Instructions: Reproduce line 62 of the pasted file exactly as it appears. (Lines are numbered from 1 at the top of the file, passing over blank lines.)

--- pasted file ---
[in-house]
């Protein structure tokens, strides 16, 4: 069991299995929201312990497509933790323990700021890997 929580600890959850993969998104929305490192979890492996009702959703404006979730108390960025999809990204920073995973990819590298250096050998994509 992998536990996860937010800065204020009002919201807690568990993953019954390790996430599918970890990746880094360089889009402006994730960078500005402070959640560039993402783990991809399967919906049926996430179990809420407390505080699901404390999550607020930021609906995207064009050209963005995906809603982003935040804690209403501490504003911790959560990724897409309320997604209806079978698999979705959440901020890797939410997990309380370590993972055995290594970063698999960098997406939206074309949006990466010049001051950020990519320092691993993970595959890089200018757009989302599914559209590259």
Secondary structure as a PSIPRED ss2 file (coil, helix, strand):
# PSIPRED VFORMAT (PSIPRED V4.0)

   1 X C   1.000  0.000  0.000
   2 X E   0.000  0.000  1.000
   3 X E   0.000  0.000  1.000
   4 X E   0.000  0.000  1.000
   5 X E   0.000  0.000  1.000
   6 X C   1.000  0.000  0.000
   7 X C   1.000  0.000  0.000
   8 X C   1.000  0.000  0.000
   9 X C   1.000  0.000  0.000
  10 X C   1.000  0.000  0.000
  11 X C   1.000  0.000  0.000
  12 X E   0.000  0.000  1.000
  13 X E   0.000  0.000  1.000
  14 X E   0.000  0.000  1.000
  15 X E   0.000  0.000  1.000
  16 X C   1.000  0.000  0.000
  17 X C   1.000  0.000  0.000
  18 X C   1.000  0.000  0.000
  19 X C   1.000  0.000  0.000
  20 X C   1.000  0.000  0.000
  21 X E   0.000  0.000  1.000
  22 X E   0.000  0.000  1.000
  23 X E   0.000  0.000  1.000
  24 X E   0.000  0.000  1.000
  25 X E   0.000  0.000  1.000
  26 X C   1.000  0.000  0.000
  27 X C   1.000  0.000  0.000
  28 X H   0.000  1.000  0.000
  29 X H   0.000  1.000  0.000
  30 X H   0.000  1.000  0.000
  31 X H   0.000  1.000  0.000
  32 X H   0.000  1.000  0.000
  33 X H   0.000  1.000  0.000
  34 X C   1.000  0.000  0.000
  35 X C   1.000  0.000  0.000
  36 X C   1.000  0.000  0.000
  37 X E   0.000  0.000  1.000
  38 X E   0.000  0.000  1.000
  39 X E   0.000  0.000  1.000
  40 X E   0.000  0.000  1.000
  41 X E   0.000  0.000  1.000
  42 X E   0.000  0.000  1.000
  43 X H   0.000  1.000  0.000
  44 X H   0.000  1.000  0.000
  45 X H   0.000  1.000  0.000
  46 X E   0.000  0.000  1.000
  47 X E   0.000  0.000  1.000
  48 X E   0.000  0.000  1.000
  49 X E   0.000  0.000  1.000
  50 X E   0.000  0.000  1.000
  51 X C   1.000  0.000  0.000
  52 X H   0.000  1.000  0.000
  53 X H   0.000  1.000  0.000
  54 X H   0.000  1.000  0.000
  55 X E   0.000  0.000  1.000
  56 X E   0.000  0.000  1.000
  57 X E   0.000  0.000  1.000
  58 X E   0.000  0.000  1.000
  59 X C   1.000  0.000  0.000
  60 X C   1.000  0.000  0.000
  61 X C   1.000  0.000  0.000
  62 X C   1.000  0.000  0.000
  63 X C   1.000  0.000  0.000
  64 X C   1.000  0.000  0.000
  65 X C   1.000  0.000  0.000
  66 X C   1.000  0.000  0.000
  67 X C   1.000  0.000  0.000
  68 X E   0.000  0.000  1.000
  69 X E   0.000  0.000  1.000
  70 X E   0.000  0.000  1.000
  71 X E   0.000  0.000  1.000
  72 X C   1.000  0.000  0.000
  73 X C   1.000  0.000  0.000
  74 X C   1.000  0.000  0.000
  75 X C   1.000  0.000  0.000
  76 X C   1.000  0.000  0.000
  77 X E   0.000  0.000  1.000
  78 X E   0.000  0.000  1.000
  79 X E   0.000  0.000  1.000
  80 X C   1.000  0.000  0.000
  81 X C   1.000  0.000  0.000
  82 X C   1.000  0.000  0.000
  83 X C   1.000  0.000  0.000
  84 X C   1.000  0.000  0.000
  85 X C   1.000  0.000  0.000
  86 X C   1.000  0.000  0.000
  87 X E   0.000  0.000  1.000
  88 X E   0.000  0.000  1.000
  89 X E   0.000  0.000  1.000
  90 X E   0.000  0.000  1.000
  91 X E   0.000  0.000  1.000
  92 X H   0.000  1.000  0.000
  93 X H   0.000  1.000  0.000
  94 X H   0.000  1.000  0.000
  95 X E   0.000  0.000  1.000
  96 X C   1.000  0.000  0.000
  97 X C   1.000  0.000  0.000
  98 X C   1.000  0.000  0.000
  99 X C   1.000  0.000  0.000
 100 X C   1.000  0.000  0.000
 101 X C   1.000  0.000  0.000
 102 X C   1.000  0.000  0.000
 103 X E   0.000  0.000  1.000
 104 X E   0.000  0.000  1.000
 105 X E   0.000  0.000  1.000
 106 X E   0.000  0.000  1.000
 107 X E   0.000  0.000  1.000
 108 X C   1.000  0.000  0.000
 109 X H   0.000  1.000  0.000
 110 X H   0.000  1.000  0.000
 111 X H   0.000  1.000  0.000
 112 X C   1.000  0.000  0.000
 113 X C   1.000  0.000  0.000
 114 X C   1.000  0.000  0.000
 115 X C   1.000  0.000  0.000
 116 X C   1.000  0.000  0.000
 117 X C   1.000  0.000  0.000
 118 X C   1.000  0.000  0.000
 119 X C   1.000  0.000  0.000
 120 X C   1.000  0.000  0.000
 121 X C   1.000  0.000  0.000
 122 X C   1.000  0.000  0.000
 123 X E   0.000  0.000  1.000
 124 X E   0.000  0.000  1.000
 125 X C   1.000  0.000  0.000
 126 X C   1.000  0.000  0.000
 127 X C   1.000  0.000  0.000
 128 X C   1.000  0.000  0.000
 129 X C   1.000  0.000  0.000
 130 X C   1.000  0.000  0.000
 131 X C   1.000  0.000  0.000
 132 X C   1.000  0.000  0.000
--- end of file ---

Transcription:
  58 X E   0.000  0.000  1.000